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DRUG REVIEW INITIATIVES ANNOUNCED

 DRUG REVIEW INITIATIVES ANNOUNCED
 WASHINGTON, April 9 /PRNewswire/ -- Vice President Dan Quayle and


HHS Secretary Louis W. Sullivan, M.D., today announced that four initiatives are being implemented by the Food and Drug Administration to speed access to new drugs and improve the drug review process.
 "These initiatives follow through on FDA's commitment made last November, as recommended by the President's Council on Competitiveness, to provide earlier access to important new drugs, ease unnecessary regulatory burdens and strengthen U.S. competitiveness," said Quayle, who chairs the council.
 "These actions will save both lives and money and reduce human suffering. They will substantially improve FDA's ability to respond vigorously to the nation's health needs by allowing important new drugs to be approved months or even years earlier than was previously possible," Sullivan said.
 FDA Commissioner David A. Kessler, M.D., said that the changes will streamline the drug development process without sacrificing rigorous oversight. "While drug reviews will be accomplished faster, patients can be assured that only drugs that are both safe and effective will be approved," he said.
 The four initiatives reported today are:
 Accelerated Approval -- Proposed rules are being published to accelerate the approval of new "breakthrough" drugs. They will allow these therapies to be approved at the earliest time in their development at which safety and effectiveness can be reasonably established. Under these new procedures, in making an approval decision, FDA will use "surrogate endpoints" that indicate that a drug is effective and then further confirm its effectiveness through additional human studies that will be carried out after marketing approval. "We used surrogate endpoints in approving the AIDS drug DDI. DDI was approved in just months -- not years, as would normally have been the case," Kessler said.
 Under the new procedures time to approval could be reduced by as much as one to three years for "breakthrough" drugs.
 Parallel Track -- Experimental therapies will be made available to AIDS patients as early as possible in the drug development process -- a departure from the current practice of making investigational drugs available initially only through controlled clinical studies. This "parallel track" policy, an effort of the National Institutes of Health and FDA, will be published in the Federal Register this week. It will permit access to these drugs by those patients with AIDS who are unable to participate in the controlled clinical trials. The new policy, initially aimed at AIDS, may be evaluated for other serious diseases.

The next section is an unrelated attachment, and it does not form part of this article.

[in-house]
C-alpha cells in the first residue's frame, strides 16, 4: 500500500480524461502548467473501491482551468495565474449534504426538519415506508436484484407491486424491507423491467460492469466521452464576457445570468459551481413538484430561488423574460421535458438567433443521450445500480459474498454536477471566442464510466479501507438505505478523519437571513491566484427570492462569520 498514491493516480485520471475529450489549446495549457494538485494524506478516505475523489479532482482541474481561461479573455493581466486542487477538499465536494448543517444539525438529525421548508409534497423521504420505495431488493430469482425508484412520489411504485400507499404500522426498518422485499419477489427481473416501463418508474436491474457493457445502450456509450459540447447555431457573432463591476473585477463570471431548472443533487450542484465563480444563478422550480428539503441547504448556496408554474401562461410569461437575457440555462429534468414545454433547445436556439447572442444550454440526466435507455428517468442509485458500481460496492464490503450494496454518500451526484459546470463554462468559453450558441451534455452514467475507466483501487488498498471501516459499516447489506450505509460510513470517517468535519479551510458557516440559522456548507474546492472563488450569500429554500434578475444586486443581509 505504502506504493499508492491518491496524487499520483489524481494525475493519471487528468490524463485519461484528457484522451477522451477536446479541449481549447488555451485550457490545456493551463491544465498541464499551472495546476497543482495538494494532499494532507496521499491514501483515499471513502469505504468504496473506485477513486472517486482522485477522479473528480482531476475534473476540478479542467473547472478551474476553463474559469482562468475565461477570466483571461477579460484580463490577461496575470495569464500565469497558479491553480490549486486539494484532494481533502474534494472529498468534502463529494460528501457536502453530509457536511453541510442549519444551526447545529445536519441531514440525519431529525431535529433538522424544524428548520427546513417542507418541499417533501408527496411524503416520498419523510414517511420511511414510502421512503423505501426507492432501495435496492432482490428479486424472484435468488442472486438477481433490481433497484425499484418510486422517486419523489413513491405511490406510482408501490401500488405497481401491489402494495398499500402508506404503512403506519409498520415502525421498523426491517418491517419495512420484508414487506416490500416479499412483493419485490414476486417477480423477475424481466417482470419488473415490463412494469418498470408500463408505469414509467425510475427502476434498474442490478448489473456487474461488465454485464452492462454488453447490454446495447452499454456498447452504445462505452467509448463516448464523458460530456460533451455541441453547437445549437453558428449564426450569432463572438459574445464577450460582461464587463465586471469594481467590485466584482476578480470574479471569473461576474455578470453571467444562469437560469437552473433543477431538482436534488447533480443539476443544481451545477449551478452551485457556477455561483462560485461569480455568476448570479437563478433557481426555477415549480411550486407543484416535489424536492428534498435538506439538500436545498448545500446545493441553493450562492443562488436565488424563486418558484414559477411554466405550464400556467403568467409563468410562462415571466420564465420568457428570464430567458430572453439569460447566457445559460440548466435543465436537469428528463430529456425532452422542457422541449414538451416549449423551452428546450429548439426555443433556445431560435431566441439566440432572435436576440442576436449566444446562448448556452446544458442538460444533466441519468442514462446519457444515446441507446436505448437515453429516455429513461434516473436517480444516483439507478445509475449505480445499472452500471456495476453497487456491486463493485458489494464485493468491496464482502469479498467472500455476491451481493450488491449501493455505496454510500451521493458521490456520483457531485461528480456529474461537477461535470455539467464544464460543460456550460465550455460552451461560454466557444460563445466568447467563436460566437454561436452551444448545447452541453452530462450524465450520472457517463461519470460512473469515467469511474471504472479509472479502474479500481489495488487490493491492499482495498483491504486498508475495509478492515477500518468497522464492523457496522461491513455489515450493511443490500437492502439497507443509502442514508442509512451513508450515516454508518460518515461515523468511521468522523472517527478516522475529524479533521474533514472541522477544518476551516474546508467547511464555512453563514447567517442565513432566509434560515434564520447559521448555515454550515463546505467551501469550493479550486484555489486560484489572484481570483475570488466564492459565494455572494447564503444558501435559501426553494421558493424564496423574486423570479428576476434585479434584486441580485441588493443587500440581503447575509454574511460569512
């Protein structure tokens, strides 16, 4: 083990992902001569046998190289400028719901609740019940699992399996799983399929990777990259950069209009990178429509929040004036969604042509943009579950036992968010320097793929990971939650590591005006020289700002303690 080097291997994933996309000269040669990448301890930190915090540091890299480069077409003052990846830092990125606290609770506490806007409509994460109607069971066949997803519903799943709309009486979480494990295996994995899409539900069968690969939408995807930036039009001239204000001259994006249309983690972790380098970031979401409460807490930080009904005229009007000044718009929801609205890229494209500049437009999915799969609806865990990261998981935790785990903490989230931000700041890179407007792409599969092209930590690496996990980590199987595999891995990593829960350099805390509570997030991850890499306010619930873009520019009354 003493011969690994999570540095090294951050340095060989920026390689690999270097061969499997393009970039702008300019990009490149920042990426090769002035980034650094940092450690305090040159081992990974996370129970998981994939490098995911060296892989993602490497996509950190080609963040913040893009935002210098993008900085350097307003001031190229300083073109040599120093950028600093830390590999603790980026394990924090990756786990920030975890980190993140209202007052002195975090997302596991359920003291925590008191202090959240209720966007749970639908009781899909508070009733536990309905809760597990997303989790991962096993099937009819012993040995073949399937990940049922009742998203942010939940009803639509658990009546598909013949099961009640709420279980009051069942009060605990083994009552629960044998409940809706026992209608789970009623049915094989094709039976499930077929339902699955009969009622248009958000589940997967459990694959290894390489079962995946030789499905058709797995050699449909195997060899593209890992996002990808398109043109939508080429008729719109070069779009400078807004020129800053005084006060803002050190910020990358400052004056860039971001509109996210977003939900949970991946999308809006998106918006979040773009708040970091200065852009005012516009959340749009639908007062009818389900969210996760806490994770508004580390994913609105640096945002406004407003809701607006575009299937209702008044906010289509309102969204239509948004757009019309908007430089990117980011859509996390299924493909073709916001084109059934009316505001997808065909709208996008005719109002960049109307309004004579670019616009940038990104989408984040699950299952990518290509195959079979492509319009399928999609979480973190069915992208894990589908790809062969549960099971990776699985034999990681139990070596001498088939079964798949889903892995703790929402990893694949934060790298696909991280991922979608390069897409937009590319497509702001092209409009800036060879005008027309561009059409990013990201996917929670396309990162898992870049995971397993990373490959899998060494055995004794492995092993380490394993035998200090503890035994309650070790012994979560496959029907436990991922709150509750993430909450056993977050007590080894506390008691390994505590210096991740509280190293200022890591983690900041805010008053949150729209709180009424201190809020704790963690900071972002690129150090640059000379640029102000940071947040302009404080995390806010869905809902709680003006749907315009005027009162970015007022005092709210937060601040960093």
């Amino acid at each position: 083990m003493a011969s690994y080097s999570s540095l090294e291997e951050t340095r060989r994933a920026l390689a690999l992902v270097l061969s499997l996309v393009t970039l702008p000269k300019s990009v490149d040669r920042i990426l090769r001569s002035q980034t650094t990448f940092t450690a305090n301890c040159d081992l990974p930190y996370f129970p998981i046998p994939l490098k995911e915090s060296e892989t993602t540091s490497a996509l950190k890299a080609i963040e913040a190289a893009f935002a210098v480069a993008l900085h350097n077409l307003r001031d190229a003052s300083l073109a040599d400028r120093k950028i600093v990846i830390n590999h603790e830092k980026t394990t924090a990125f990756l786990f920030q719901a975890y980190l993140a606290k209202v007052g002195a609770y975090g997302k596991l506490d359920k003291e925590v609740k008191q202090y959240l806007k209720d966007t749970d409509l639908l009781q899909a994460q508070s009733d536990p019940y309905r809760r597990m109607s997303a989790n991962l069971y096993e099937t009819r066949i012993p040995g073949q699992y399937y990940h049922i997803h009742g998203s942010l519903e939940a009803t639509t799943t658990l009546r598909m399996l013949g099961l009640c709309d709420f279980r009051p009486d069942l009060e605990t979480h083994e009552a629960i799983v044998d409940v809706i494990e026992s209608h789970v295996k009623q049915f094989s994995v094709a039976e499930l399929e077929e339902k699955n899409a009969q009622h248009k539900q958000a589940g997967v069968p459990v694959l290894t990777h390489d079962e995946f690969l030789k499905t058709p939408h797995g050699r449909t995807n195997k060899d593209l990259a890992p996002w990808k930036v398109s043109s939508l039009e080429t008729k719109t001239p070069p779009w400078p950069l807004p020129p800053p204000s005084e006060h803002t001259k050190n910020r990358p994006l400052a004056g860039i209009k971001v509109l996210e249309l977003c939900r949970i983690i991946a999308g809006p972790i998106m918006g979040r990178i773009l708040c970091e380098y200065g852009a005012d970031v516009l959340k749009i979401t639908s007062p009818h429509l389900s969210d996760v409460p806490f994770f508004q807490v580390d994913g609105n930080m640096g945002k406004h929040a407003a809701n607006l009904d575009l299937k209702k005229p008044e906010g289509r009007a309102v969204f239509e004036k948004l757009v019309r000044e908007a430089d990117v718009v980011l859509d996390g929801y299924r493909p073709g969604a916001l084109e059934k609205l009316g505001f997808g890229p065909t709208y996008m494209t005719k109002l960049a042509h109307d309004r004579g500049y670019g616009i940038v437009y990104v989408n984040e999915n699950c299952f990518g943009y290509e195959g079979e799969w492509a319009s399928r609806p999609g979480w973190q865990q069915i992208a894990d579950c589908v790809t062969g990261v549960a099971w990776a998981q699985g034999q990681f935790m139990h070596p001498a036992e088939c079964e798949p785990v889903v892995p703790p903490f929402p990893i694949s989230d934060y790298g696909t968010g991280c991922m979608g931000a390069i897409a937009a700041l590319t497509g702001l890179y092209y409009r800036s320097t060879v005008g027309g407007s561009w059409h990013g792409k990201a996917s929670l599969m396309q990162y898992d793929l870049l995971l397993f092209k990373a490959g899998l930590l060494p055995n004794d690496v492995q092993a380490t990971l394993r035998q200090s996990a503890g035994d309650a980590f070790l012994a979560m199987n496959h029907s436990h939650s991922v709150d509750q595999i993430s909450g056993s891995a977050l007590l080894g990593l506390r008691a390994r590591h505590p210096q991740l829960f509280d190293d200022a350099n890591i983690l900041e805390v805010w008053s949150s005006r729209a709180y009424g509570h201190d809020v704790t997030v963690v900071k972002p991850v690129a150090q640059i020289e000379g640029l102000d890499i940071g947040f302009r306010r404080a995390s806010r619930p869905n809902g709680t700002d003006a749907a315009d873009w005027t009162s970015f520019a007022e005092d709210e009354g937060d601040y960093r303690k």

Safety Testing Harmonization -- Through guidance based on consensus among the European Community, Japan and the United States, safety data based on animal testing in one of the participating countries will now be accepted by the others. This will eliminate the need to duplicate valid animal testing, and will reduce the time currently required for long-term testing by six months or more.
 "As a result, safety data developed in accordance with one country's standards will be accepted by another, and drug sponsors will no longer face the burden of performing multiple studies on new drugs to meet varying national requirements. This will cut the time and resources currently required for such testing," Kessler said.
 Outside Expert Reviews -- To reduce the backlog of new drug applications, FDA is undertaking an external review program to use qualified experts from outside the government to review certain routine types of applications. FDA has solicited a proposal for a pilot external review. A contract to manage and conduct this review is being negotiated with the MITRE Corporation. A notice appeared Friday, April 3, in Commerce Business Daily soliciting additional qualified organizations to participate in this program. Although FDA will retain final approval authority, the expert reviewers will assume much of the burden of analyzing the data in these applications.
 Both FDA and NIH are agencies of the Public Health Service within HHS.
 -0- 4/9/92
 /NOTE: Attention TV broadcasters: Please use open caption for the hearing impaired./
 /CONTACT: Eva Kemper of the Food and Drug Administration, 301-443-3285 or, after hours, 410-740-2633/ CO: Food and Drug Administration ST: District of Columbia IN: MTC SU:


DC-SB -- DC025 -- 6838 04/09/92 13:48 EDT
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Date:Apr 9, 1992
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